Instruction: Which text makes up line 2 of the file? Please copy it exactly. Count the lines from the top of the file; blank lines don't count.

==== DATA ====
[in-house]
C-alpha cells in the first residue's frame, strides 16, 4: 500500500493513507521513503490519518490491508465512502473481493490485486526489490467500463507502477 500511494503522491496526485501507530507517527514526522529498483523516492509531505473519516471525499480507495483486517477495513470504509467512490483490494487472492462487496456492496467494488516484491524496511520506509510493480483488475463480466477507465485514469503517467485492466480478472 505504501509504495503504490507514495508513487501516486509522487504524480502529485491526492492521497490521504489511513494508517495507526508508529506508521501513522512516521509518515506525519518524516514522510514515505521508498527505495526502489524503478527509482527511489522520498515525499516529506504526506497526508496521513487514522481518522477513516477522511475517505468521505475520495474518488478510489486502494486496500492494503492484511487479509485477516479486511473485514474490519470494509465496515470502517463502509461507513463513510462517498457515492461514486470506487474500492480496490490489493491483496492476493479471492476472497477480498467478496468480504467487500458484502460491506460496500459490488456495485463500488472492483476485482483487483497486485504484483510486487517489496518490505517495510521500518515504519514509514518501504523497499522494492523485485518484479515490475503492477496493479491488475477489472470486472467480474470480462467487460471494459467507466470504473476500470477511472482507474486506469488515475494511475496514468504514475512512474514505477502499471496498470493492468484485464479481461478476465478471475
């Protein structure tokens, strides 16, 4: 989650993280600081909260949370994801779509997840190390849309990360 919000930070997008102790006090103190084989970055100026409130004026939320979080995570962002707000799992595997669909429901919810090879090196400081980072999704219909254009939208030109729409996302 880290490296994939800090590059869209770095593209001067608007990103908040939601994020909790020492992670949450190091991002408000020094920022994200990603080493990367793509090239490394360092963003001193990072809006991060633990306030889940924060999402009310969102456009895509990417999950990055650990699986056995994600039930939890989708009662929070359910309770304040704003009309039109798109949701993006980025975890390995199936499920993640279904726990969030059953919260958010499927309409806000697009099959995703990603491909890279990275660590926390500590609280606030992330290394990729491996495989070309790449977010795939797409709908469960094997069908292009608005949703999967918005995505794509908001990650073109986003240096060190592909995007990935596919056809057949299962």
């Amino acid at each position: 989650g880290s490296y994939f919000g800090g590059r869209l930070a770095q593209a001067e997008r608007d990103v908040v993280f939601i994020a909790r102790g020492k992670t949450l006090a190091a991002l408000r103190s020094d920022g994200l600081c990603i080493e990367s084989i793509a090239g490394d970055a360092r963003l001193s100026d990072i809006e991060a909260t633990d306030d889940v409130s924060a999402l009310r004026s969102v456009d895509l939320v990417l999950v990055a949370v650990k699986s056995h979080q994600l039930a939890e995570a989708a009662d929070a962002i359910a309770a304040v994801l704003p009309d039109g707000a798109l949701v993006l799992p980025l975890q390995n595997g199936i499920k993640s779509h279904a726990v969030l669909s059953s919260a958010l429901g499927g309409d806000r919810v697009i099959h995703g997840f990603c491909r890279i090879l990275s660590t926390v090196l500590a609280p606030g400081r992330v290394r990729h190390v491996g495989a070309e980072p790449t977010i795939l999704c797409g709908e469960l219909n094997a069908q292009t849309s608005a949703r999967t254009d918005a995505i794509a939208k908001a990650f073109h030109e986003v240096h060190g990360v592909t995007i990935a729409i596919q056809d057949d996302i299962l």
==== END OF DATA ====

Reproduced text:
C-alpha cells in the first residue's frame, strides 16, 4: 500500500493513507521513503490519518490491508465512502473481493490485486526489490467500463507502477 500511494503522491496526485501507530507517527514526522529498483523516492509531505473519516471525499480507495483486517477495513470504509467512490483490494487472492462487496456492496467494488516484491524496511520506509510493480483488475463480466477507465485514469503517467485492466480478472 505504501509504495503504490507514495508513487501516486509522487504524480502529485491526492492521497490521504489511513494508517495507526508508529506508521501513522512516521509518515506525519518524516514522510514515505521508498527505495526502489524503478527509482527511489522520498515525499516529506504526506497526508496521513487514522481518522477513516477522511475517505468521505475520495474518488478510489486502494486496500492494503492484511487479509485477516479486511473485514474490519470494509465496515470502517463502509461507513463513510462517498457515492461514486470506487474500492480496490490489493491483496492476493479471492476472497477480498467478496468480504467487500458484502460491506460496500459490488456495485463500488472492483476485482483487483497486485504484483510486487517489496518490505517495510521500518515504519514509514518501504523497499522494492523485485518484479515490475503492477496493479491488475477489472470486472467480474470480462467487460471494459467507466470504473476500470477511472482507474486506469488515475494511475496514468504514475512512474514505477502499471496498470493492468484485464479481461478476465478471475